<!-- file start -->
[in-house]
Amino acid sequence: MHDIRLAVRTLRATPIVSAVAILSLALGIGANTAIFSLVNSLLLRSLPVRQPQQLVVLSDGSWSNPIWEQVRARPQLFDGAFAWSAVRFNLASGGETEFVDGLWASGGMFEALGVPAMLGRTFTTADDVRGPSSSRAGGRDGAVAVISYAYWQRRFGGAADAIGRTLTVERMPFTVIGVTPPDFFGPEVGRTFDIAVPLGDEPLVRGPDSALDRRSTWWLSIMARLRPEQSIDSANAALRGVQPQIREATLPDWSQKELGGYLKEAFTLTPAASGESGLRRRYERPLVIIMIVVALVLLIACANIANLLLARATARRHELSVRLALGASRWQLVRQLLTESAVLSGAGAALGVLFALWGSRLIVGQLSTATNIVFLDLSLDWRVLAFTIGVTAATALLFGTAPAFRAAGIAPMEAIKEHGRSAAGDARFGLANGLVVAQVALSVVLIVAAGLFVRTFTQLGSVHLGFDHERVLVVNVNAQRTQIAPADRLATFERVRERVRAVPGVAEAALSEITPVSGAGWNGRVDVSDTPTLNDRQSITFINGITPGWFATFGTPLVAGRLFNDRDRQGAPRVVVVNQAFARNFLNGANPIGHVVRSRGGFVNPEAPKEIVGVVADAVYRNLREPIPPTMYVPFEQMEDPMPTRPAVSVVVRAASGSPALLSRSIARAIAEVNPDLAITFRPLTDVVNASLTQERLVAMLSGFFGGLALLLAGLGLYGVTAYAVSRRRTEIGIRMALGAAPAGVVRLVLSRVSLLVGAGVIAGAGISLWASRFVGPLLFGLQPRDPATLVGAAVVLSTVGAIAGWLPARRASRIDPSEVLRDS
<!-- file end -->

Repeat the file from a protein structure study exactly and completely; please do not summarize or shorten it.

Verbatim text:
[in-house]
Amino acid sequence: MHDIRLAVRTLRATPIVSAVAILSLALGIGANTAIFSLVNSLLLRSLPVRQPQQLVVLSDGSWSNPIWEQVRARPQLFDGAFAWSAVRFNLASGGETEFVDGLWASGGMFEALGVPAMLGRTFTTADDVRGPSSSRAGGRDGAVAVISYAYWQRRFGGAADAIGRTLTVERMPFTVIGVTPPDFFGPEVGRTFDIAVPLGDEPLVRGPDSALDRRSTWWLSIMARLRPEQSIDSANAALRGVQPQIREATLPDWSQKELGGYLKEAFTLTPAASGESGLRRRYERPLVIIMIVVALVLLIACANIANLLLARATARRHELSVRLALGASRWQLVRQLLTESAVLSGAGAALGVLFALWGSRLIVGQLSTATNIVFLDLSLDWRVLAFTIGVTAATALLFGTAPAFRAAGIAPMEAIKEHGRSAAGDARFGLANGLVVAQVALSVVLIVAAGLFVRTFTQLGSVHLGFDHERVLVVNVNAQRTQIAPADRLATFERVRERVRAVPGVAEAALSEITPVSGAGWNGRVDVSDTPTLNDRQSITFINGITPGWFATFGTPLVAGRLFNDRDRQGAPRVVVVNQAFARNFLNGANPIGHVVRSRGGFVNPEAPKEIVGVVADAVYRNLREPIPPTMYVPFEQMEDPMPTRPAVSVVVRAASGSPALLSRSIARAIAEVNPDLAITFRPLTDVVNASLTQERLVAMLSGFFGGLALLLAGLGLYGVTAYAVSRRRTEIGIRMALGAAPAGVVRLVLSRVSLLVGAGVIAGAGISLWASRFVGPLLFGLQPRDPATLVGAAVVLSTVGAIAGWLPARRASRIDPSEVLRDS